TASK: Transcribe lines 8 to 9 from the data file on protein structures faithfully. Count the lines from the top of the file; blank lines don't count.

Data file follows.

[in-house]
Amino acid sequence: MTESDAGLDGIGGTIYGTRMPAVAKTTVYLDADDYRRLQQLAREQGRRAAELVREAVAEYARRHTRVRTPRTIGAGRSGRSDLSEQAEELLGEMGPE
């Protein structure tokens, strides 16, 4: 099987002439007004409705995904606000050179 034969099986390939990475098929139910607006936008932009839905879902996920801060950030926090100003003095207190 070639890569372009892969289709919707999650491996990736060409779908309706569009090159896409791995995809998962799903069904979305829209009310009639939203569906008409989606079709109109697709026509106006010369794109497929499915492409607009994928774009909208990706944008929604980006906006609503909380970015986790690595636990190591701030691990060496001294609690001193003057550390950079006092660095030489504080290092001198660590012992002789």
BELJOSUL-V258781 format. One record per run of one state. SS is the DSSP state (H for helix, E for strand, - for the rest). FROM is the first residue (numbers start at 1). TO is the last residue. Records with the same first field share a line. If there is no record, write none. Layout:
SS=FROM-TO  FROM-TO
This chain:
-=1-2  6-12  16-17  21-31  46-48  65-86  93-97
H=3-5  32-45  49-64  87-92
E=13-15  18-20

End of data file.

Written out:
H=3-5  32-45  49-64  87-92
E=13-15  18-20